Oh, it could be gimmicked, with some coax and some SMA/SMB's and a couple of Yagi antennae ... but there's a working fix in place - albeit a kludgy one - and the whining has diminished to more acceptable, tho still non-zero, levels.   

       But why have to tinker, and have multiple devices, when a single wall wart could do the whole plug-and-play job ?
8th of 7, Aug 25 2020

       It does seem neat to send the signal through the wiring since the device is already attached to the mains.   

       A quick read around the mains netwrk adapters suggests they've improved since I last checked, no idea about real- world performance though. Probably the clever thing to do would be for Netgear or whoever to make a wired/Wi Fi/Mains network combined router.
bs0u0155, Aug 25 2020

       Zyxel do make such a device; we have one. <link>   

       Thus it seems logical that the functionality of a smart speaker can be added to such a system.
8th of 7, Aug 25 2020

       Thinking about it, "Wi Fi" light switches would be much more suited to the mains networking. You could connect to the router via wiring and function as a Wi Fi Access point. Same with the networked light bulbs etc. It's all so obvious, what are Netgear doing? They should give me a job in product development.   

       Is putting data through power lines, and power over ethernet a case of convergent engineering?
bs0u0155, Aug 26 2020

       Motion lighting is cheap. Unless the server lab is going in the garage.
wjt, Aug 26 2020

       The server lab is a separate facility, though on the same site.   

       Part of the problem is that the domestic functionality has been piggybacked onto an extremely complex network topology that would probably be overkill for a major corporation, using a deliberate mixture of copper, fibre, mains networking, 802.11a, g and n, Bluetooth, HSCSD, 3G, 458Mhz telemetry band, 5.8Ghz closed beam microwave, 56kb dialup, 20mA current loop (for the ASR-33 teletype) and two cans linked by a piece of taut string.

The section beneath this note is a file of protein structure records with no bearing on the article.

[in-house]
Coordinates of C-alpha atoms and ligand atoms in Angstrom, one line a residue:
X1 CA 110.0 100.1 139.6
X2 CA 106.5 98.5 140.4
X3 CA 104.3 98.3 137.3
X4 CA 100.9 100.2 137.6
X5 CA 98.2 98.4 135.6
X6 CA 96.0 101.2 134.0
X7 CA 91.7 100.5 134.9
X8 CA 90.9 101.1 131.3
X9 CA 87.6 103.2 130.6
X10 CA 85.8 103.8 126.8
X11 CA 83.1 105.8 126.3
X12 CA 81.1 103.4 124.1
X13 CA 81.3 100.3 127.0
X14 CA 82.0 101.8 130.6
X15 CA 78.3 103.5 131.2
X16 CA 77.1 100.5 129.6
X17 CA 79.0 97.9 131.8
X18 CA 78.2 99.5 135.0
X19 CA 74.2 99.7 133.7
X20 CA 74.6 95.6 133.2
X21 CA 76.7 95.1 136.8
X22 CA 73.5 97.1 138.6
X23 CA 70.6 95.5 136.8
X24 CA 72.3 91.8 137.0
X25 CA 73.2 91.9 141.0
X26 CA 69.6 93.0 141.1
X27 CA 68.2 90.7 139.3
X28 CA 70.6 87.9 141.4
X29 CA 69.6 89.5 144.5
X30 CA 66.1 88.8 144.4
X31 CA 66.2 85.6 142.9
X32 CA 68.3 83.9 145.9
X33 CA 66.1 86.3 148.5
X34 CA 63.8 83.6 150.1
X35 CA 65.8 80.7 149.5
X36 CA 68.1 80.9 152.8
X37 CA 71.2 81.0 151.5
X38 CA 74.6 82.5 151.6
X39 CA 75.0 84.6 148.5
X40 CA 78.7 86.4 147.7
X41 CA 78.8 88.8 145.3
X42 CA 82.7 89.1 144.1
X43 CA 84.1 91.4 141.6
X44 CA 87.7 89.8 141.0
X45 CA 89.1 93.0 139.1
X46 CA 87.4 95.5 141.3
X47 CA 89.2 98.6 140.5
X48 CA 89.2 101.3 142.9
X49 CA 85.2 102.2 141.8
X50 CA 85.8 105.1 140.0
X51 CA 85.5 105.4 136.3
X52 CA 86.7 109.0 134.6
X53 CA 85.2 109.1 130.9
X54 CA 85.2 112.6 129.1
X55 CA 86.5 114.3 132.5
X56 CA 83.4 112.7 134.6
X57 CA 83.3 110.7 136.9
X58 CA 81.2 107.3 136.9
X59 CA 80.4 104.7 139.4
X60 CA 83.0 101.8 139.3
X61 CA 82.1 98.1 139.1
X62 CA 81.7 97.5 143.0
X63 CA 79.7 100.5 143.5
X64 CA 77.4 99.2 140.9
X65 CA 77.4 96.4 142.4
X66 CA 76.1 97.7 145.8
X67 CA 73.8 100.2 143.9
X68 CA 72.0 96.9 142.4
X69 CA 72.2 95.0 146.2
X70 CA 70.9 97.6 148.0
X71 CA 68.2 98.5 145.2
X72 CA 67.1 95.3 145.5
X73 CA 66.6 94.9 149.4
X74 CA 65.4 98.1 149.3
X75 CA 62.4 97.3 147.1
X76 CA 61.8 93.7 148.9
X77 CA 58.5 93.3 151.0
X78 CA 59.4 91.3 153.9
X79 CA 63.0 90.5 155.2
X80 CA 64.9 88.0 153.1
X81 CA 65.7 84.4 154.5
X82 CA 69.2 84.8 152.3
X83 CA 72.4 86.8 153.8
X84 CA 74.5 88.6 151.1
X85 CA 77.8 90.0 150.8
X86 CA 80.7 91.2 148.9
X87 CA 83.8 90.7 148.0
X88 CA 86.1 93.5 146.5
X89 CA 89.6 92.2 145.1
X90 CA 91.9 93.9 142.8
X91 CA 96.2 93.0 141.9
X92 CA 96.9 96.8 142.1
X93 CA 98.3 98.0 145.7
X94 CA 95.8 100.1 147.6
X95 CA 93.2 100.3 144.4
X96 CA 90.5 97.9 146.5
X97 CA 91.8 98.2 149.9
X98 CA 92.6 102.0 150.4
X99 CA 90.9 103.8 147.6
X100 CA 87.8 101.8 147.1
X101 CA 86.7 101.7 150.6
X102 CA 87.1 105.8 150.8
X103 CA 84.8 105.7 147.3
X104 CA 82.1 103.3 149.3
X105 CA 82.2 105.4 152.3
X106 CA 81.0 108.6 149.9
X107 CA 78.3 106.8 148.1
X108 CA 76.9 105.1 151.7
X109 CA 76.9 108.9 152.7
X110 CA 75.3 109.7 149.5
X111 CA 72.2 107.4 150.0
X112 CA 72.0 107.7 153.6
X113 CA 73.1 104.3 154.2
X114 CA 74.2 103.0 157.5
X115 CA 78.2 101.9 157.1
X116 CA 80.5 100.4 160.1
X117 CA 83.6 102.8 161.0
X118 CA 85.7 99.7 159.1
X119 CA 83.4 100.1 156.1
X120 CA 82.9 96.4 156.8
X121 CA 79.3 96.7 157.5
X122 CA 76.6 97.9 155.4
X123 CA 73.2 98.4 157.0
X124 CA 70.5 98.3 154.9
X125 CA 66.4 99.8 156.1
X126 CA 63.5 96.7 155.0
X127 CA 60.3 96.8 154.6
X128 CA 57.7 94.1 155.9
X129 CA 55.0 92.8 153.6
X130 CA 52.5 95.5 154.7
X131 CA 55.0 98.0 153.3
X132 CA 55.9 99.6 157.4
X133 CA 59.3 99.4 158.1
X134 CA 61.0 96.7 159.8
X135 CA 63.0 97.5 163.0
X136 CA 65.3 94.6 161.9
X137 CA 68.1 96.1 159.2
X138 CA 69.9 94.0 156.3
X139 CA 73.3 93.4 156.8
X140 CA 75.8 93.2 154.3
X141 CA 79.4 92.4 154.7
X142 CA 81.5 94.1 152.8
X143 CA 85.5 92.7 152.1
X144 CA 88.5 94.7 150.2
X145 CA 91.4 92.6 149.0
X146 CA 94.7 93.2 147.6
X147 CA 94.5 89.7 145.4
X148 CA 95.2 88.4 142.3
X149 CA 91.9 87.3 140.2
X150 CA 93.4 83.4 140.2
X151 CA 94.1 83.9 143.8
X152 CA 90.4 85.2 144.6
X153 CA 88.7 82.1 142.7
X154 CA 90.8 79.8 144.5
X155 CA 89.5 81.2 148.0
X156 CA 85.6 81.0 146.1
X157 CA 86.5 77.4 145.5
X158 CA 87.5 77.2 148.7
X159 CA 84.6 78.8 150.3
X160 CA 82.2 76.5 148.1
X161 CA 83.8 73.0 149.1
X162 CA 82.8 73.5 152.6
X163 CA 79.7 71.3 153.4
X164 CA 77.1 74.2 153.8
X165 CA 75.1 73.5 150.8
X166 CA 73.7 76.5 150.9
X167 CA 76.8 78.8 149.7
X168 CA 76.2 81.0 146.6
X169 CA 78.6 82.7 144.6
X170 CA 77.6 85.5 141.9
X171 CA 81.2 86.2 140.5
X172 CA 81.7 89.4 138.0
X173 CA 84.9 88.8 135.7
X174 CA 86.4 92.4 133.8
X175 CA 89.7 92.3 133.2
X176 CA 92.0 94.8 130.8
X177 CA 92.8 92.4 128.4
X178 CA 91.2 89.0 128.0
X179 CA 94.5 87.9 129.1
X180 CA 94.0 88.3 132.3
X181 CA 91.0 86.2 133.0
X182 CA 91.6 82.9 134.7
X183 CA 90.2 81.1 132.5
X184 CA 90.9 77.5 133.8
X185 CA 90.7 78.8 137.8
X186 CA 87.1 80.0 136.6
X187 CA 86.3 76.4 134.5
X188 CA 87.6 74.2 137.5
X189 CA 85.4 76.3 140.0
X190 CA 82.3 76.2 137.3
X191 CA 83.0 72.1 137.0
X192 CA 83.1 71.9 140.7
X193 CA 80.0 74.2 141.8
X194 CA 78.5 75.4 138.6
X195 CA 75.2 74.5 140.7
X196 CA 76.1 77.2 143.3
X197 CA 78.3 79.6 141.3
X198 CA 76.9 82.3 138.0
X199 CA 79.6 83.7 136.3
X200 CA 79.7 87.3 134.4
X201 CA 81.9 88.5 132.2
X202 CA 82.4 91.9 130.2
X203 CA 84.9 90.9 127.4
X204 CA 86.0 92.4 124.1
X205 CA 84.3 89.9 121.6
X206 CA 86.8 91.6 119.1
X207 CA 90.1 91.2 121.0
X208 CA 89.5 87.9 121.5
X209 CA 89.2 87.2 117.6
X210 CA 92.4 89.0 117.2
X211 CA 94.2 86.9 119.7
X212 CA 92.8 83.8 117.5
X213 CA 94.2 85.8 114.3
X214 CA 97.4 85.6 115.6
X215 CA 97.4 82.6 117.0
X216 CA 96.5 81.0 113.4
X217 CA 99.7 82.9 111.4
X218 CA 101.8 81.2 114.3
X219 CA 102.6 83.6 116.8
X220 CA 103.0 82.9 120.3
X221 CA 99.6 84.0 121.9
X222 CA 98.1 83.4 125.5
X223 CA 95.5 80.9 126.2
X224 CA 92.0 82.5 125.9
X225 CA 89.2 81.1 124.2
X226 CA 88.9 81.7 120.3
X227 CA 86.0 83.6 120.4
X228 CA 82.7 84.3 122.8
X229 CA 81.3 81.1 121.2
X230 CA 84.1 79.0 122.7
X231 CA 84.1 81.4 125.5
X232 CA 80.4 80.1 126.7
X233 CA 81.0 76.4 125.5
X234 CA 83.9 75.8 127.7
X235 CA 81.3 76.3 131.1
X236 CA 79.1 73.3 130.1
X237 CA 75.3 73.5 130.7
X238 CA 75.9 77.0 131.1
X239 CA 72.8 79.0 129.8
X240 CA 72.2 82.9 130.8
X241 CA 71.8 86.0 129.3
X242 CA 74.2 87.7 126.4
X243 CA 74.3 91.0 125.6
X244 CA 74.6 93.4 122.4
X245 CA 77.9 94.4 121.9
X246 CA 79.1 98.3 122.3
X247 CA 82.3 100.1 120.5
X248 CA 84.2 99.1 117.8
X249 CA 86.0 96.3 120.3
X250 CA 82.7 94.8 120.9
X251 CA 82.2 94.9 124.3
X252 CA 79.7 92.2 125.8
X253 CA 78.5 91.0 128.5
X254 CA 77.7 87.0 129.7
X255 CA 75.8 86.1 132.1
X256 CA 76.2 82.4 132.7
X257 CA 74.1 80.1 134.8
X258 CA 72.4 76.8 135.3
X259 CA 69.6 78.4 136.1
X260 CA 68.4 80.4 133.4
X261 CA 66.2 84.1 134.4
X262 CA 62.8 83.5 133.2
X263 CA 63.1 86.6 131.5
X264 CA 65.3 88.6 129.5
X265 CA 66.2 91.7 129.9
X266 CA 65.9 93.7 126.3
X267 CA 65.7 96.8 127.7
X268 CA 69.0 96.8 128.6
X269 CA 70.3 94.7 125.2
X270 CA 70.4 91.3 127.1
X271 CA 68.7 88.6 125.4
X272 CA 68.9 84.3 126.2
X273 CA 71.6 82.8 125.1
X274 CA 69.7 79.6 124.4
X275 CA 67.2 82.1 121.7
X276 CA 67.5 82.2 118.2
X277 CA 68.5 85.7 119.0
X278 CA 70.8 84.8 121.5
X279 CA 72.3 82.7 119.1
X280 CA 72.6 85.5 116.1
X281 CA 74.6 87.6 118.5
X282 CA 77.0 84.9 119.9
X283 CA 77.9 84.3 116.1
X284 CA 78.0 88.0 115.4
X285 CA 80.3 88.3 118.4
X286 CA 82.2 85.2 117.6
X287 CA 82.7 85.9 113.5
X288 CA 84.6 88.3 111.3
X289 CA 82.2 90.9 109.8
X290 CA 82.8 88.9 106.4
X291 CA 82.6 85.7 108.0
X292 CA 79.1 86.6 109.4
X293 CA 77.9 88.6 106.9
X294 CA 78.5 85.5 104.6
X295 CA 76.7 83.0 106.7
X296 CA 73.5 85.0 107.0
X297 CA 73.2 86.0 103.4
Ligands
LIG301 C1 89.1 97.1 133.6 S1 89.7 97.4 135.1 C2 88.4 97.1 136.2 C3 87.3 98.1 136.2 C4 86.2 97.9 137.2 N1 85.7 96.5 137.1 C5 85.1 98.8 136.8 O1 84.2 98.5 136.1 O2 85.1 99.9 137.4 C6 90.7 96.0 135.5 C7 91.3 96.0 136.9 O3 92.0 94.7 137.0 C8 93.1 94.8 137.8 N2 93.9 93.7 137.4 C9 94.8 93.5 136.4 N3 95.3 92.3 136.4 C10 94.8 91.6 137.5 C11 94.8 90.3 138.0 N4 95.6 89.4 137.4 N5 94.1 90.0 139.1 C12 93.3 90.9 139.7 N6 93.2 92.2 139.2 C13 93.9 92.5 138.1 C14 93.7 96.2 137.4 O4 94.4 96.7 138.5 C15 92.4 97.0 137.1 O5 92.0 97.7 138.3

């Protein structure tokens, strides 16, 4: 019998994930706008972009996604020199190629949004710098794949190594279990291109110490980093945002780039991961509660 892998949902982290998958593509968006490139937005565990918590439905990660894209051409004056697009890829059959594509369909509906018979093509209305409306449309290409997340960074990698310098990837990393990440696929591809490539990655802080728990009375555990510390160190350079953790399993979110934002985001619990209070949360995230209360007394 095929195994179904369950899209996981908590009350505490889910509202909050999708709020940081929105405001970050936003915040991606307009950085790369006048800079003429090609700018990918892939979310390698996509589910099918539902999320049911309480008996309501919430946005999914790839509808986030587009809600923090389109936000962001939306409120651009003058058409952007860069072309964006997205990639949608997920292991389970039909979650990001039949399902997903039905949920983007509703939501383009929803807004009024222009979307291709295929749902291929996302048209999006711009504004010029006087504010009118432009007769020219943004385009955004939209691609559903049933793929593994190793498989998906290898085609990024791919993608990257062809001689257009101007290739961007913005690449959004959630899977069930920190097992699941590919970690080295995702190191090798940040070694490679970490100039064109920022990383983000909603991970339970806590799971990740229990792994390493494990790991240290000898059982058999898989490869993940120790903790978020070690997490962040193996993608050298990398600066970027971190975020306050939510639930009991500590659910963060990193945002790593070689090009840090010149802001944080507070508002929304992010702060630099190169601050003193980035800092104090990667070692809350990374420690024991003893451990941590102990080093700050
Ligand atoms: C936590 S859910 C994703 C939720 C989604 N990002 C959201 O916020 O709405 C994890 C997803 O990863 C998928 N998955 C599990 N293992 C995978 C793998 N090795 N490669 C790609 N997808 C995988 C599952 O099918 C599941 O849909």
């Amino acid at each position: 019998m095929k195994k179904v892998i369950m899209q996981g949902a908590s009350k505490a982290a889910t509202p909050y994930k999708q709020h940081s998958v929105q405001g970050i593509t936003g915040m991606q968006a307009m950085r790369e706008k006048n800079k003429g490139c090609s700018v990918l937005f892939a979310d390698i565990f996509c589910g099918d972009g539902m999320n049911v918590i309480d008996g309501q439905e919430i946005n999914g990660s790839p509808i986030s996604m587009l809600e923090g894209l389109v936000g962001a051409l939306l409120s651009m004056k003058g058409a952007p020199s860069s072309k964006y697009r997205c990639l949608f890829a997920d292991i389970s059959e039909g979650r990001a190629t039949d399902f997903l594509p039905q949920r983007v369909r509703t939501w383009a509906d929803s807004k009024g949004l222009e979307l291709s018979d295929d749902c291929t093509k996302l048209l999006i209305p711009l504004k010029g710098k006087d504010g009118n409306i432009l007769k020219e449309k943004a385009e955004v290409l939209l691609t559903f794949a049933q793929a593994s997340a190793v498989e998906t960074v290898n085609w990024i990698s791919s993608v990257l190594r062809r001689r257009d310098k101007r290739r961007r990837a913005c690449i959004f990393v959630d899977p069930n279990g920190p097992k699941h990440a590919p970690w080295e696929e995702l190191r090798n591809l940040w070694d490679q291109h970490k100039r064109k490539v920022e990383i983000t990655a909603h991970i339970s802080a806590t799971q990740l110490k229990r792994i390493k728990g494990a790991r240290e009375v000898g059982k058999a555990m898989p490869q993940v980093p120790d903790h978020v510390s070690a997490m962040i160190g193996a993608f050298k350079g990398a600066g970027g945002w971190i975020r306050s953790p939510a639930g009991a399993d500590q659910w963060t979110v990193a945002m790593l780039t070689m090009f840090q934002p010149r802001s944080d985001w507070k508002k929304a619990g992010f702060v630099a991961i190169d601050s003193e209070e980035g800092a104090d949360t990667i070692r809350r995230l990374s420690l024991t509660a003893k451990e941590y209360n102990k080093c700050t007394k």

All that's needed to round out the system is a heliograph, an Aldis lamp, and a set of semaphore flags.   

       Add in innumerable routers, switches, access points, and firewalls and it may become clear why the question "Why can't I get Netflix on my laptop any more ?" can be not entirely easy to answer ...   

       And yes, it DOES need to be that complicated. It's a research and design tool.
8th of 7, Aug 26 2020

       [kdf], in centuries to come, humans will worship you as a God.   

       Yes, that would be the perfect solution.   

       // the problem is you don't have enough stuff //   

       Oh, we know.
8th of 7, Aug 26 2020

       //round out the system is a heliograph, an Aldis lamp, and a set of semaphore flags.//   

       Then there's the tricky long distance interface between pigeons and hill-top signal fires.
bs0u0155, Aug 26 2020

       Or read Robert Graves' description of what happened to Gaius Caligula ....
8th of 7, Aug 26 2020

       I suppose when going completely crazy, this will allow the wall to talk back to either sooth or aggravate depending on how the system has been configured.
wjt, Aug 29 2020

       //It does however seem ...inevitably blamed. //   

       It's preposterous that any human in a wealthy society EVER has to bumble about in the dark in his own dwelling. Motion sensors have existed for decades. They're not expensive to buy and connecting them is trivial. Recognizing when the inhabitant is sleeping is a bit more difficult but still trivially within the realm of today's electronics. Recognizing when a large thing is moving in a room and turning on the light is likewise trivial. And the cost of electricity for lighting is ALSO trivial. People who turn off LCD lighting to "save electricity" are ignorant or pointlessly virtue signalling. You'll waste more power playing a 5 second snippet of video on the internet than leaving that LCD on for 30 minutes.*   

       *And before someone says it I'm not just talking about the local machine but all the upstream servers that have to process and push the data.
Voice, Aug 29 2020

       //LCD lighting//   

       I had a digital watch in the 1980s, with a LCD display, and a tiny incandescent bulb to one side that illuminated it when you pressed a wee button. Is that what you mean or are there more recent developments in LCD lighting technology that I am not aware of?
pocmloc, Aug 29 2020

       It's more likely to be a legacy "screen saver" on a pc...   

       // a large thing is moving in a room //   

       In some circumstances, speaking those words will result in a swift, violent, painful death...
8th of 7, Aug 29 2020

       <thinks to myself x> Must look up the latest on circadian rhythms.</x>
wjt, Aug 29 2020

       Is that when they all start chirping in synchrony ?
8th of 7, Aug 29 2020

       There is a rather obvious solution. Don't know if they made these in UK outlet service, but I'm presuming they do.   

RayfordSteele, Aug 31 2020